Health Impact Evaluation in DRC

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IBTCI has been consigned by USAID to conduct an evaluation of its Integrated Health Project (IHP) currently being implemented by Management Sciences for Health in the Democratic Republic of Congo (DRC). Field implementation is assisted by the Centre de Communication et  d’Education pour la Santé et le Développement. IHP is active in 80 Health Zones across four provinces:  East Kasai, West Kasai, Katanga, and South Kivu.  The evaluation employs a cross-sectional, pre/post intervention study design with random selection of Health Zones, and is comprised of two separate studies:  a performance evaluation of the entire IHP project, and an impact evaluation of a Results Based Financing pilot to be implemented in eight Health Zones.  

The IHP Performance Evaluation is focused on measuring access to, and utilization of quality health services. The RBF Impact Evaluation will measure programmatic differences in the Health Zones where the health personnel and their supervisors in the Ministry of Public Health will receive cash payments for the achievement of performance targets related to maternal and child health, family planning, malaria and HIV/AIDS. Using the Lot Quality Assurance Sampling methodology, we selected a representative sample of health centers and a full sample of all General Referral Hospitals for both studies. In addition to these facility surveys, we are conducting client exit interview surveys to ascertain end-users’ satisfaction with services received and their perceived quality of the care. To complement the quantitative component of the IHP study, we are conducting interviews with stakeholders and focus group discussions with civil society.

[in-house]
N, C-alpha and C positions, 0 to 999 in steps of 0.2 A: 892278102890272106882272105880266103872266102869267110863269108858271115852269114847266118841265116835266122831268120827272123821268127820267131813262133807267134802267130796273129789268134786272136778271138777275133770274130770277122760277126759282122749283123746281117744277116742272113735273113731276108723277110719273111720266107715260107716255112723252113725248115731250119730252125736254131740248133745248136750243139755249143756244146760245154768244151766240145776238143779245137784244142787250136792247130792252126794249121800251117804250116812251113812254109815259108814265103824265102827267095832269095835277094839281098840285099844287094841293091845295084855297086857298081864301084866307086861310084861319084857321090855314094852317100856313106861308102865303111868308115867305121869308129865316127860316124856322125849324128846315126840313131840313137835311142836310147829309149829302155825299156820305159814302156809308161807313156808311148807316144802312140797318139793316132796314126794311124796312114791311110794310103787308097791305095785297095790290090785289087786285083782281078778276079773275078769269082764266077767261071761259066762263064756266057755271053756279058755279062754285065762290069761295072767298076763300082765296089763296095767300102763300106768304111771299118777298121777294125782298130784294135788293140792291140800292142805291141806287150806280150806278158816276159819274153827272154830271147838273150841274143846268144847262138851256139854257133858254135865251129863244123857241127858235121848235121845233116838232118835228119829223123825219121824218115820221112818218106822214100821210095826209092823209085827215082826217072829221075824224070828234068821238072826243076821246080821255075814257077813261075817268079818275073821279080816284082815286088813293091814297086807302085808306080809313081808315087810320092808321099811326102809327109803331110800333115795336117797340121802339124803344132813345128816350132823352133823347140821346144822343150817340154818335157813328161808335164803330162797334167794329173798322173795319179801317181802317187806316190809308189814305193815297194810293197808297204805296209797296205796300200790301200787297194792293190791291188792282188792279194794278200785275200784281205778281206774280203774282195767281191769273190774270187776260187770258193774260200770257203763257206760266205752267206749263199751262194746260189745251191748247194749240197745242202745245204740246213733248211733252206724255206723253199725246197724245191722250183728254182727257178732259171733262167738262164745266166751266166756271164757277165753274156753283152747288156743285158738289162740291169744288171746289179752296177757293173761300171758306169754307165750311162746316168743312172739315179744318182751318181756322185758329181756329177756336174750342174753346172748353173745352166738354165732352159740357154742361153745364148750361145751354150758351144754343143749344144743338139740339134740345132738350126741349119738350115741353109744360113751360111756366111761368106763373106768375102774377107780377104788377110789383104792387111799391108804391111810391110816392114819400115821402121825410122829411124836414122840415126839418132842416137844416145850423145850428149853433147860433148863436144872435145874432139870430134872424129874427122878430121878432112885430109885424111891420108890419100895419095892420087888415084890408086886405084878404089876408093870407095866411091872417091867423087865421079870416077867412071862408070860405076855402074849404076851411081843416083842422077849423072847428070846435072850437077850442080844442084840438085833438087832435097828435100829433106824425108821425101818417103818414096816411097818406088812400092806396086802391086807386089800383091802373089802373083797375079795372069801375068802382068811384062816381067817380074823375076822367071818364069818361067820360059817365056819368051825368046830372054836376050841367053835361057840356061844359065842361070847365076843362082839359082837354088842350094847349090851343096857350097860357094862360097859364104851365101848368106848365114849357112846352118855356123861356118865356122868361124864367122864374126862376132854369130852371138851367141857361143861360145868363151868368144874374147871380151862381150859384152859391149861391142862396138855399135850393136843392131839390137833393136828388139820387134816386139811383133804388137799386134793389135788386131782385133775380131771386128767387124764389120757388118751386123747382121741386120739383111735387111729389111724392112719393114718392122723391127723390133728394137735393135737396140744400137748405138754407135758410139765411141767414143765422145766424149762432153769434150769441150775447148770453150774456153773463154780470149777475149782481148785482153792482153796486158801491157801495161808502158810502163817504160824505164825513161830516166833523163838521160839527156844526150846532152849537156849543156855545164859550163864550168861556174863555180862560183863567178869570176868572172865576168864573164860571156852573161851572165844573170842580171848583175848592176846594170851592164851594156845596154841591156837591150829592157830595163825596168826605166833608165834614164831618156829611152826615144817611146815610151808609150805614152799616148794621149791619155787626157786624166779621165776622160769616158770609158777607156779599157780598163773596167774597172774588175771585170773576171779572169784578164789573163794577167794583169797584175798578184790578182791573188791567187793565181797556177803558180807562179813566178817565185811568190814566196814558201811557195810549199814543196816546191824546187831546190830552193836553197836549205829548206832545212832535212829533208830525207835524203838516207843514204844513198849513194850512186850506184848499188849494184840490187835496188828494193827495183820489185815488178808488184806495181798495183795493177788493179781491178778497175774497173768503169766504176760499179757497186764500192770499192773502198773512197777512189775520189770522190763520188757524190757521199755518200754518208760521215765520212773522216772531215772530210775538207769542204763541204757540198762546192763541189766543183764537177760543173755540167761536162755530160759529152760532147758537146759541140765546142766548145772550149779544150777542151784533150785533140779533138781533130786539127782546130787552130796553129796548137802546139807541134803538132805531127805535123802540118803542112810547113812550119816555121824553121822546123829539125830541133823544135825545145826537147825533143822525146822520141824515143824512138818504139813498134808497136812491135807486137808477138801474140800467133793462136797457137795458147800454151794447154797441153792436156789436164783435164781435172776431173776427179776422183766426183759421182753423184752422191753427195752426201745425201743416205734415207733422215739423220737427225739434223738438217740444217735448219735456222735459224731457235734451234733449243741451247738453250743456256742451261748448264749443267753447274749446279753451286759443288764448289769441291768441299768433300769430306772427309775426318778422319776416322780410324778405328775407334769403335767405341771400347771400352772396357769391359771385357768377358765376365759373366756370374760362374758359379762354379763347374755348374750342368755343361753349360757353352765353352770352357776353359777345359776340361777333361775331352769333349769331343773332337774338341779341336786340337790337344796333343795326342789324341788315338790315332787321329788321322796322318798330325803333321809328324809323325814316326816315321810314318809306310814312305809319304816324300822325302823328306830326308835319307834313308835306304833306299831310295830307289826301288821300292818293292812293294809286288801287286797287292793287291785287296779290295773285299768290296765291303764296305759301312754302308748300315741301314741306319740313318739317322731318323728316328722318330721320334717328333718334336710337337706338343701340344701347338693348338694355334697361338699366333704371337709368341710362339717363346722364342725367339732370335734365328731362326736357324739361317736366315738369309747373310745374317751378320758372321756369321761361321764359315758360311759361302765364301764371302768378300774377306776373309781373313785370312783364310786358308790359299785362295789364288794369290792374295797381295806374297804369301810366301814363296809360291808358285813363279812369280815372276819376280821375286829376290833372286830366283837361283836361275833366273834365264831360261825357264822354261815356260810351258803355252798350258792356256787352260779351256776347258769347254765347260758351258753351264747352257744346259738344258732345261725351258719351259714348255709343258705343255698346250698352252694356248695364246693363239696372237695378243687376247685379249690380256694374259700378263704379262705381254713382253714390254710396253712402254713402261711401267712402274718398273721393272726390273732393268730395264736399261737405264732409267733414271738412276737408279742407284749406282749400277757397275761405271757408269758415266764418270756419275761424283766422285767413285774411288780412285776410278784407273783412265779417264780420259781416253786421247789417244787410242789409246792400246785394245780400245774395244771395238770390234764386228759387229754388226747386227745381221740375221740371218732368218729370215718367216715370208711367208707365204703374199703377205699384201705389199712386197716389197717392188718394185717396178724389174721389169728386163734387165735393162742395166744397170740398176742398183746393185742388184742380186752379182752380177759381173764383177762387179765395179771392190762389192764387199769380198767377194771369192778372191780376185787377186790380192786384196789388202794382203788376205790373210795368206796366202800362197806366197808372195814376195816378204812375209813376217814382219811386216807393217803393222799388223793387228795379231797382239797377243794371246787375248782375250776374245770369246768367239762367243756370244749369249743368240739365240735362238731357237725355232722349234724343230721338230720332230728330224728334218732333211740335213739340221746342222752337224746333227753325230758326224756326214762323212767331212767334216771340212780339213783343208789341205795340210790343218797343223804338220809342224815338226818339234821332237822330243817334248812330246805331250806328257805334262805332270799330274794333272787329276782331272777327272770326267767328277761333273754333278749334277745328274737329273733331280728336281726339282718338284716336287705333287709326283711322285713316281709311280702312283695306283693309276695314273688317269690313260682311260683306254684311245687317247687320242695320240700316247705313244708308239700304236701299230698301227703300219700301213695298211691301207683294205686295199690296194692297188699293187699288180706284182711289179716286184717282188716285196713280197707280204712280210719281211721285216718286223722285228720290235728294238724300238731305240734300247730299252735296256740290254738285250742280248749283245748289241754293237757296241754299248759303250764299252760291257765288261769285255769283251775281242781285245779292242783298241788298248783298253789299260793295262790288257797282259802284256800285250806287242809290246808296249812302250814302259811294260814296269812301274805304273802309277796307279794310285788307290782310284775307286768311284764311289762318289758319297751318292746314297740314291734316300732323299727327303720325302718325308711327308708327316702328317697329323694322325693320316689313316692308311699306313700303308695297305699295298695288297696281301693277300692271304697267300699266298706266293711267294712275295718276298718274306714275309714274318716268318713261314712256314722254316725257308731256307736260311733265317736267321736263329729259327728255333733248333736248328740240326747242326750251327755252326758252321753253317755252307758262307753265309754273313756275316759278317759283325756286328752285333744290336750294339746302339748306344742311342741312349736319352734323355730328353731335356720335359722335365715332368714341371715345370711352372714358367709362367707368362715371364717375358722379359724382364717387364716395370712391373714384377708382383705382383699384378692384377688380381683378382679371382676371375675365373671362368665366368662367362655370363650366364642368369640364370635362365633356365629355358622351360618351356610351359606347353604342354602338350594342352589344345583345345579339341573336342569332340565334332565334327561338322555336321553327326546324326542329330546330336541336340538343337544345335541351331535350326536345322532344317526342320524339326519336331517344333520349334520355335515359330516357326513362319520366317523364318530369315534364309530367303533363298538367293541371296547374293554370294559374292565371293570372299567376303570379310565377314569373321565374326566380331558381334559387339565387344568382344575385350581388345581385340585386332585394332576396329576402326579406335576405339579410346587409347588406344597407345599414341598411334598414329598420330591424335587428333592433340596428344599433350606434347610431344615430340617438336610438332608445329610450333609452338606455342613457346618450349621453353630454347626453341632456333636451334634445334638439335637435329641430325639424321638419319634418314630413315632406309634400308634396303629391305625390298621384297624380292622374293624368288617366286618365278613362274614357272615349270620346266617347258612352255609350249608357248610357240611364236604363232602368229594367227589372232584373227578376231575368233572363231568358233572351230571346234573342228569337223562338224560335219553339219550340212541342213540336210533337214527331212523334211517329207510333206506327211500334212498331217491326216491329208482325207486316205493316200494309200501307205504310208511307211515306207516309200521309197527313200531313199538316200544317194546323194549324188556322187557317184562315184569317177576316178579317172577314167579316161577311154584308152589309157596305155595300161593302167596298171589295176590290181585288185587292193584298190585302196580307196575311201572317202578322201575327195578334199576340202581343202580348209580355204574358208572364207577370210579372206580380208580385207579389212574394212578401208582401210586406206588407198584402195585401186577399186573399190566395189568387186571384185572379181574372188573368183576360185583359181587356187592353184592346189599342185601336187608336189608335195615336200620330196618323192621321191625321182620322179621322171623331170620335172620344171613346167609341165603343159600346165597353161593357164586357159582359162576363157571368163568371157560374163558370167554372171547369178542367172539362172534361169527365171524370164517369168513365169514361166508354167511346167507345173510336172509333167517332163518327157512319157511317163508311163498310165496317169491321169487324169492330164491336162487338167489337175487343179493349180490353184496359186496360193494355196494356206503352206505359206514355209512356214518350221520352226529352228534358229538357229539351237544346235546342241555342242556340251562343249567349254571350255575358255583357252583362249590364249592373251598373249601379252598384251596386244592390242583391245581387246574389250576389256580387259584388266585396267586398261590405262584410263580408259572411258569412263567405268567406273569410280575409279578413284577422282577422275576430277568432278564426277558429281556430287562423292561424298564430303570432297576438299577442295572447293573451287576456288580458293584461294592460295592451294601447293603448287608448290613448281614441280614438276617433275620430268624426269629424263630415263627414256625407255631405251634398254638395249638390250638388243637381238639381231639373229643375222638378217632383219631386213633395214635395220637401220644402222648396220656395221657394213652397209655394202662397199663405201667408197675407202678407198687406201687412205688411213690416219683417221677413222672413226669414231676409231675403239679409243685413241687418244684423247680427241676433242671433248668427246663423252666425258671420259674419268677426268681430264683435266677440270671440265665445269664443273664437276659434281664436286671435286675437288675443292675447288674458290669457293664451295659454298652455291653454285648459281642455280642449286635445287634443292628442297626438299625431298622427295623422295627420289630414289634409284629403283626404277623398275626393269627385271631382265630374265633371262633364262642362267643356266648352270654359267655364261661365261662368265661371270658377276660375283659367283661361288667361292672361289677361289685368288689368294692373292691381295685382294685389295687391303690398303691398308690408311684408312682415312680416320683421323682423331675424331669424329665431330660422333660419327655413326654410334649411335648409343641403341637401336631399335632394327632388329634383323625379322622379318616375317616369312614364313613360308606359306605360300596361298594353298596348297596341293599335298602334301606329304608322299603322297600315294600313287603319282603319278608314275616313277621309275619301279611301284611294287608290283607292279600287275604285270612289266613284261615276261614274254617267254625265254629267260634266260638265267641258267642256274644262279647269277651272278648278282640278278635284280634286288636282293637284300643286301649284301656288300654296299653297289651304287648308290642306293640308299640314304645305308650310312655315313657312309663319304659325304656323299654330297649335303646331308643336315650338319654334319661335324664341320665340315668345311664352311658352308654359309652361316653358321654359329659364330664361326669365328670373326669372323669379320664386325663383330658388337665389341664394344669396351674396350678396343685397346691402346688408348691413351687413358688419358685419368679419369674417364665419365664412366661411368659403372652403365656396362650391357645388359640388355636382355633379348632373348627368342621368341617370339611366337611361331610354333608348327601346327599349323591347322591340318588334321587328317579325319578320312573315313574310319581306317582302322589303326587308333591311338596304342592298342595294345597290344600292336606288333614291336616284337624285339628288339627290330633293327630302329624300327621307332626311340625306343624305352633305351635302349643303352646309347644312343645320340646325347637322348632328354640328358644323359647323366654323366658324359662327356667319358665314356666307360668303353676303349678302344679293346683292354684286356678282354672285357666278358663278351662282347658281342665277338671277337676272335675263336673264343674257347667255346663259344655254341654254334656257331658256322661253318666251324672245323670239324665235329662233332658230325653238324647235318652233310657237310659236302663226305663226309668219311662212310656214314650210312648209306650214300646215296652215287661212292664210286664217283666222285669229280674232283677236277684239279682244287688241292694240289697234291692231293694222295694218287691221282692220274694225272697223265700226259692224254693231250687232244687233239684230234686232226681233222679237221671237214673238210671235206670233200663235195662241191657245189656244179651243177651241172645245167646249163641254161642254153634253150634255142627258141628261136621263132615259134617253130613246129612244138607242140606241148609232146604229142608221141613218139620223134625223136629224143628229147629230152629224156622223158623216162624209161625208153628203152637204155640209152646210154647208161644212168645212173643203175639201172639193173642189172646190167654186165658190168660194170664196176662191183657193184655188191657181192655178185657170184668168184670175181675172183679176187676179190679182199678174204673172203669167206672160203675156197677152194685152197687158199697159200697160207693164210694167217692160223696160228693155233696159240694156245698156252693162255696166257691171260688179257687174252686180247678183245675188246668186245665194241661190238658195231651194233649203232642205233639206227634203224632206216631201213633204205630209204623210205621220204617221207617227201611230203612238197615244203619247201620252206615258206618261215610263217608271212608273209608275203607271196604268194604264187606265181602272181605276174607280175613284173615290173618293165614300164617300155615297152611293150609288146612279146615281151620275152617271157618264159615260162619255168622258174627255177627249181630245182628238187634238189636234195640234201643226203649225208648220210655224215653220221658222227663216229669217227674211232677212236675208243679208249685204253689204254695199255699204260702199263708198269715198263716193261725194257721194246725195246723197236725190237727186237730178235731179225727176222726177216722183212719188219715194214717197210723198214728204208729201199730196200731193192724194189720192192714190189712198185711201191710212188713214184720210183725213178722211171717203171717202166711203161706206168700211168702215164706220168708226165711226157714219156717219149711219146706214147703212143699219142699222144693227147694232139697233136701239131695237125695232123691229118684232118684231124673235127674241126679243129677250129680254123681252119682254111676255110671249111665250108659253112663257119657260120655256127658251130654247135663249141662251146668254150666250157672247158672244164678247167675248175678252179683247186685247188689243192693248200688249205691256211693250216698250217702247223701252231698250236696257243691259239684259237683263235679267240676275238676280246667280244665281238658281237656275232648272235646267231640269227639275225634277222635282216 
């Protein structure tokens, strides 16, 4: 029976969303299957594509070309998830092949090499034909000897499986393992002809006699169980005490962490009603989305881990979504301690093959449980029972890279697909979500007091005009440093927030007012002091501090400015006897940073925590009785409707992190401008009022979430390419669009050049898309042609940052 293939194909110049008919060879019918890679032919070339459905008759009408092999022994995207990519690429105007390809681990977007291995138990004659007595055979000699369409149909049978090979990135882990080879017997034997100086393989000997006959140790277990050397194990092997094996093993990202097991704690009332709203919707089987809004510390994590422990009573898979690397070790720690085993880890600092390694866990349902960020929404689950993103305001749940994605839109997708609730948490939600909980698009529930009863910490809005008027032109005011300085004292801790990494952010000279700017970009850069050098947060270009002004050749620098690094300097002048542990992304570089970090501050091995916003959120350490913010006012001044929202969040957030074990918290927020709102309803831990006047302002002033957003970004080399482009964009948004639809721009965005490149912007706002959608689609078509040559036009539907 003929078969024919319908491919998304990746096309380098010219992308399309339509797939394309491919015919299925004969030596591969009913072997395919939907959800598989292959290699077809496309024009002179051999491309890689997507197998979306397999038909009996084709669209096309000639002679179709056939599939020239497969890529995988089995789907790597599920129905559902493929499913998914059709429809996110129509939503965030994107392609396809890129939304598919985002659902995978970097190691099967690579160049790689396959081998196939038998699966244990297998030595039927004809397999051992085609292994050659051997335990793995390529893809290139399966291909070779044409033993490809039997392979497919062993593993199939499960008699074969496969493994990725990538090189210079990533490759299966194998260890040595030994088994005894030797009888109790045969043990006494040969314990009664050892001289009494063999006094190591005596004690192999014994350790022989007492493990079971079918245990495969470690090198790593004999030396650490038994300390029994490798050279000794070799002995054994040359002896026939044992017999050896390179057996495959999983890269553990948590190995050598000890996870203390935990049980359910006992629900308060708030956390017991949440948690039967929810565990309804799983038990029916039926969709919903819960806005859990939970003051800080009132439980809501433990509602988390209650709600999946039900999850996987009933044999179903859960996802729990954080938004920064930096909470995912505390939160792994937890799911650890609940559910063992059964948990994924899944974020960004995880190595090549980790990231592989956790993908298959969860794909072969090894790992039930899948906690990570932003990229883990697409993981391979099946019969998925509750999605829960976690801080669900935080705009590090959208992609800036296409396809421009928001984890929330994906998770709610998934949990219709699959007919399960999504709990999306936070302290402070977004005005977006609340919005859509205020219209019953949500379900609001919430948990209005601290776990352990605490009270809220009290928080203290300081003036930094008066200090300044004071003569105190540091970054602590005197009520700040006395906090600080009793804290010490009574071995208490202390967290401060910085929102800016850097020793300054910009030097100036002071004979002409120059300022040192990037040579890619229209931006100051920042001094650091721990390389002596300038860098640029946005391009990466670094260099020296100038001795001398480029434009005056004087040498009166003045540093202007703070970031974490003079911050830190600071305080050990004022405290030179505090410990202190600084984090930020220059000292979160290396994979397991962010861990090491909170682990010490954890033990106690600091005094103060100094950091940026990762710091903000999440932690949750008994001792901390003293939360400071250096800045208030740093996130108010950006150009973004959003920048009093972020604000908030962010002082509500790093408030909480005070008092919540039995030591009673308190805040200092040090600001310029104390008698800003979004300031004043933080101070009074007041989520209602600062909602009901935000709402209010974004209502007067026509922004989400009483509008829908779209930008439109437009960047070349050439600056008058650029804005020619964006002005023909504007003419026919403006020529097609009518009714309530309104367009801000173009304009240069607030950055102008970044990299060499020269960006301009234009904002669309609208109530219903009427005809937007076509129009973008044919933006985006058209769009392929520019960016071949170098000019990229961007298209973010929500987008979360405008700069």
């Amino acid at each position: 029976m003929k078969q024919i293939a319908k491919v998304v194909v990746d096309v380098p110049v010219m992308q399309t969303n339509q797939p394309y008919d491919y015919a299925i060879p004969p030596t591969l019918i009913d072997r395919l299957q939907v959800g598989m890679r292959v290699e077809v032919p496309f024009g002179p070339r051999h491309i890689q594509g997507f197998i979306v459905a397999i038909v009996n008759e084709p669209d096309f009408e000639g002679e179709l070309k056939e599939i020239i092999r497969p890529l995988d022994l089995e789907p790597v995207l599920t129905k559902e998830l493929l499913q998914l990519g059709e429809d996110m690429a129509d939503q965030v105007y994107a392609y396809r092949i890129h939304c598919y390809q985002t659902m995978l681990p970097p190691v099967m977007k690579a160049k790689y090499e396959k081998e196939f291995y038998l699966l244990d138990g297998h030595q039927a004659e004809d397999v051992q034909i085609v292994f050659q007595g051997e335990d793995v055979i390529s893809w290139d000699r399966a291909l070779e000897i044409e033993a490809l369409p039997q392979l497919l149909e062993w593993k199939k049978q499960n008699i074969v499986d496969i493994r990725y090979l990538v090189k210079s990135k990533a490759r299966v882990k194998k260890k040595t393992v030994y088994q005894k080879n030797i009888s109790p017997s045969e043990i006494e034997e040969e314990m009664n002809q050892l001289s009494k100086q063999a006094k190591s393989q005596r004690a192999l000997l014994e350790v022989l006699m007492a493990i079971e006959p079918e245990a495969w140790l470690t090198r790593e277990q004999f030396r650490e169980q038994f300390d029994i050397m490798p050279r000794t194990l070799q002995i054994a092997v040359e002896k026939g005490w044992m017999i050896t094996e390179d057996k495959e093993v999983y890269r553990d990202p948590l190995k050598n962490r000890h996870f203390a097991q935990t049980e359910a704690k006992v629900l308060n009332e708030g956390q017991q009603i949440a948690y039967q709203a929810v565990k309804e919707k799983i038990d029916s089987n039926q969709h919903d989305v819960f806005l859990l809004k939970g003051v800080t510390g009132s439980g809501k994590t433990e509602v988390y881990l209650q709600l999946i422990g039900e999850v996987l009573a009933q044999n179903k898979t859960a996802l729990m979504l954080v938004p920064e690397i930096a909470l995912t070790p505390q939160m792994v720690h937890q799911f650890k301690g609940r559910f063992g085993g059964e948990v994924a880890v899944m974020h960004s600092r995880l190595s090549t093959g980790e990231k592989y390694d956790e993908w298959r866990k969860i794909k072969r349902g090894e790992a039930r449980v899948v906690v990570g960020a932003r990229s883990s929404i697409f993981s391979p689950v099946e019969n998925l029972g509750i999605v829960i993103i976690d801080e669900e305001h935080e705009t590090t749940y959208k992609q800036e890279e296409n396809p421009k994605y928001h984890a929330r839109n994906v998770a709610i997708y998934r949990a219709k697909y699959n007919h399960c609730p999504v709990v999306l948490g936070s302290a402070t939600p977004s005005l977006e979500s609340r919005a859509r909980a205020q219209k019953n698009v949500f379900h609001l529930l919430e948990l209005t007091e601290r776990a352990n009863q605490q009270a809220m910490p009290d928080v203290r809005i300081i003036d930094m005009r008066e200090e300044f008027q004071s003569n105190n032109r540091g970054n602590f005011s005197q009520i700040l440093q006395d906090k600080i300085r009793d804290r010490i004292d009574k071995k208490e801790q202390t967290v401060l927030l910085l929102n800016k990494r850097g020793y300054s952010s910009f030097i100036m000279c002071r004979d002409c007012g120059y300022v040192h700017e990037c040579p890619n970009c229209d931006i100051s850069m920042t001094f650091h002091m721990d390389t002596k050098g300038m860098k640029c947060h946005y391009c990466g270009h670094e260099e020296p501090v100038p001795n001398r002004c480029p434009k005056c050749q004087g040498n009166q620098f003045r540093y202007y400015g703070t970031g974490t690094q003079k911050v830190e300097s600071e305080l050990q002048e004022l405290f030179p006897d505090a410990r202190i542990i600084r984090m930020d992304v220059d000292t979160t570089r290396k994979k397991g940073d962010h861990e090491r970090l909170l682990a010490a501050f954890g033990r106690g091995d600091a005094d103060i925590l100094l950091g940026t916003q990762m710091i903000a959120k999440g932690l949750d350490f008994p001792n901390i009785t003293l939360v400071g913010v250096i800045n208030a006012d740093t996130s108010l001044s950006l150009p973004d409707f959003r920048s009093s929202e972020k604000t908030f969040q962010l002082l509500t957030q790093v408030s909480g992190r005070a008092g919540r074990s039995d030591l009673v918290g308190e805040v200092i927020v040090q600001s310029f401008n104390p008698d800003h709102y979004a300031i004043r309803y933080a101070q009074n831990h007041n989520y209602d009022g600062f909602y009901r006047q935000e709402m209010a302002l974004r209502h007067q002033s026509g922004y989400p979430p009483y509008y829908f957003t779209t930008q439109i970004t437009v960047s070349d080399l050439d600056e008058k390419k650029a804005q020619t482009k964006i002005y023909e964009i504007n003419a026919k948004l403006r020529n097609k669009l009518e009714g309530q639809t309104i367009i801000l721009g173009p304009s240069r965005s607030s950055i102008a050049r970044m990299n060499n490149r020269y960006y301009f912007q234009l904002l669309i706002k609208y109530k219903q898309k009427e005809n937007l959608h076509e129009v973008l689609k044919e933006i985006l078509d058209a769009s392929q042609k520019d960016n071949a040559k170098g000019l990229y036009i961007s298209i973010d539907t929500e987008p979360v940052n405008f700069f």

The RBF Impact Evaluation also includes a robust household survey of over 3,600 women to reveal their practices and attitudes toward health care. Both the household survey and the client exit interviews reveal beneficiaries’ satisfaction and perspectives on the quality of care in public health facilities.In addition, the RBF study examines the costs incurred to implement the performance-based financing component which will be particularly relevant for the government and donors as they consider the future scale-up of the intervention. Results from these endline evaluations will illuminate important programmatic recommendations.  In particular, the RBF findings will provide hard evidence to the DRC to best understand both the benefits and ramifications of this state-of-the-art intervention which holds potential for health care reform.